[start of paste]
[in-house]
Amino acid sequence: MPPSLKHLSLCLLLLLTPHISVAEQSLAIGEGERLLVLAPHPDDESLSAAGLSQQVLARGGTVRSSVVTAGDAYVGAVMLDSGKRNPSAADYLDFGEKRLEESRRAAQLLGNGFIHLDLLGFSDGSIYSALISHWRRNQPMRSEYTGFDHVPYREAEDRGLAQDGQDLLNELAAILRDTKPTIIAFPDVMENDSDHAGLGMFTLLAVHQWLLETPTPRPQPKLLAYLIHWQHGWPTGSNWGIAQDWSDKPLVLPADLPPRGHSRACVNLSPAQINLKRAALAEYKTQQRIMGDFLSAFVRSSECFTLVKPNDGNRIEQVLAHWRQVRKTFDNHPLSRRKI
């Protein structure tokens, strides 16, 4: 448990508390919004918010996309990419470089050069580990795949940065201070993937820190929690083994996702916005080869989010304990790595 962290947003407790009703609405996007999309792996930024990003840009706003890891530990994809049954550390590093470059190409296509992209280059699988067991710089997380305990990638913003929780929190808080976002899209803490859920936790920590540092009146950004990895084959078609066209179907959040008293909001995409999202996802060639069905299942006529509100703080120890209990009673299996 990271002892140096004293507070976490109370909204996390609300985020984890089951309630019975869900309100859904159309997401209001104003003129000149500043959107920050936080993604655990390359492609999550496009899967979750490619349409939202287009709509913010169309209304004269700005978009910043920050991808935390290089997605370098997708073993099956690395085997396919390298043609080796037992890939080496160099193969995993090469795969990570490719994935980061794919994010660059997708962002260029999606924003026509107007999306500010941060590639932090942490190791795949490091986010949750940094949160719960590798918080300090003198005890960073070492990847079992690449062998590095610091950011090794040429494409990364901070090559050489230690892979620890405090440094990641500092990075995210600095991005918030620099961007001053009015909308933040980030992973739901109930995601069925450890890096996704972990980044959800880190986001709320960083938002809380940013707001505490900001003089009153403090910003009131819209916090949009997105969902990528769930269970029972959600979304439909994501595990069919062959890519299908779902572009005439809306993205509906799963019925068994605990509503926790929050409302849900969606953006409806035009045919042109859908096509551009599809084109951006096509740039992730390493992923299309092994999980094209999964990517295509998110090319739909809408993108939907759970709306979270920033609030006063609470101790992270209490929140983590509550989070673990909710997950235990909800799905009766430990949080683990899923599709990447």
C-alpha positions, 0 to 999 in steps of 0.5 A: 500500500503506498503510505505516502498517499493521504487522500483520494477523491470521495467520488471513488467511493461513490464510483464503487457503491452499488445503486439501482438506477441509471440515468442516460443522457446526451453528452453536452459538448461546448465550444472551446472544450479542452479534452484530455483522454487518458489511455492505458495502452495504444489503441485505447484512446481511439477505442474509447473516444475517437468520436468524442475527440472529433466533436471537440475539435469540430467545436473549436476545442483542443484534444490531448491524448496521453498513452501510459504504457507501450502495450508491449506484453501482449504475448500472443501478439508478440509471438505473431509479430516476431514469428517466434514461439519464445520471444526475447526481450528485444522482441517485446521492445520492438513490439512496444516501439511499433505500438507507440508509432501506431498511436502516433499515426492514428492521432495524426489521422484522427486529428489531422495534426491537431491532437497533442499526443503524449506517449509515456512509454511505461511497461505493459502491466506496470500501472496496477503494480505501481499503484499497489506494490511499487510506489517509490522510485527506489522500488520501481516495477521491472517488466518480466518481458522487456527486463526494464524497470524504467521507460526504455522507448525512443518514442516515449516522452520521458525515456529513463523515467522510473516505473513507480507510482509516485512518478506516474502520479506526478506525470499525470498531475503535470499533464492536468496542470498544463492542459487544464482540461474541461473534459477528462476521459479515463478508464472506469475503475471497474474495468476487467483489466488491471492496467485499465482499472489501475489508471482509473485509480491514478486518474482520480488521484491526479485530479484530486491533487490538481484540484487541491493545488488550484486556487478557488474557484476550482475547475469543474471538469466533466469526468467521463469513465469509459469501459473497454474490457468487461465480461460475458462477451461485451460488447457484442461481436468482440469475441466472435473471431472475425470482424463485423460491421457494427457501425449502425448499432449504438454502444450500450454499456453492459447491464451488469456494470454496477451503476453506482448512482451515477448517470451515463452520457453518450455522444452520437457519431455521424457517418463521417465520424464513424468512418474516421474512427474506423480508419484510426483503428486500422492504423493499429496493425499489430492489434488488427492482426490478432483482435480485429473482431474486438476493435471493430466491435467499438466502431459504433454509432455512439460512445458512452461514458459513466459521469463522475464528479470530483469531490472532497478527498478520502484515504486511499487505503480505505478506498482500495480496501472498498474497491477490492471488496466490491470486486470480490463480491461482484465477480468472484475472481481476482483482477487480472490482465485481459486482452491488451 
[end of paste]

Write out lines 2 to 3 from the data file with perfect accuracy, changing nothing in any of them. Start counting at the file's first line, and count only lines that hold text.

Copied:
Amino acid sequence: MPPSLKHLSLCLLLLLTPHISVAEQSLAIGEGERLLVLAPHPDDESLSAAGLSQQVLARGGTVRSSVVTAGDAYVGAVMLDSGKRNPSAADYLDFGEKRLEESRRAAQLLGNGFIHLDLLGFSDGSIYSALISHWRRNQPMRSEYTGFDHVPYREAEDRGLAQDGQDLLNELAAILRDTKPTIIAFPDVMENDSDHAGLGMFTLLAVHQWLLETPTPRPQPKLLAYLIHWQHGWPTGSNWGIAQDWSDKPLVLPADLPPRGHSRACVNLSPAQINLKRAALAEYKTQQRIMGDFLSAFVRSSECFTLVKPNDGNRIEQVLAHWRQVRKTFDNHPLSRRKI
């Protein structure tokens, strides 16, 4: 448990508390919004918010996309990419470089050069580990795949940065201070993937820190929690083994996702916005080869989010304990790595 962290947003407790009703609405996007999309792996930024990003840009706003890891530990994809049954550390590093470059190409296509992209280059699988067991710089997380305990990638913003929780929190808080976002899209803490859920936790920590540092009146950004990895084959078609066209179907959040008293909001995409999202996802060639069905299942006529509100703080120890209990009673299996 990271002892140096004293507070976490109370909204996390609300985020984890089951309630019975869900309100859904159309997401209001104003003129000149500043959107920050936080993604655990390359492609999550496009899967979750490619349409939202287009709509913010169309209304004269700005978009910043920050991808935390290089997605370098997708073993099956690395085997396919390298043609080796037992890939080496160099193969995993090469795969990570490719994935980061794919994010660059997708962002260029999606924003026509107007999306500010941060590639932090942490190791795949490091986010949750940094949160719960590798918080300090003198005890960073070492990847079992690449062998590095610091950011090794040429494409990364901070090559050489230690892979620890405090440094990641500092990075995210600095991005918030620099961007001053009015909308933040980030992973739901109930995601069925450890890096996704972990980044959800880190986001709320960083938002809380940013707001505490900001003089009153403090910003009131819209916090949009997105969902990528769930269970029972959600979304439909994501595990069919062959890519299908779902572009005439809306993205509906799963019925068994605990509503926790929050409302849900969606953006409806035009045919042109859908096509551009599809084109951006096509740039992730390493992923299309092994999980094209999964990517295509998110090319739909809408993108939907759970709306979270920033609030006063609470101790992270209490929140983590509550989070673990909710997950235990909800799905009766430990949080683990899923599709990447």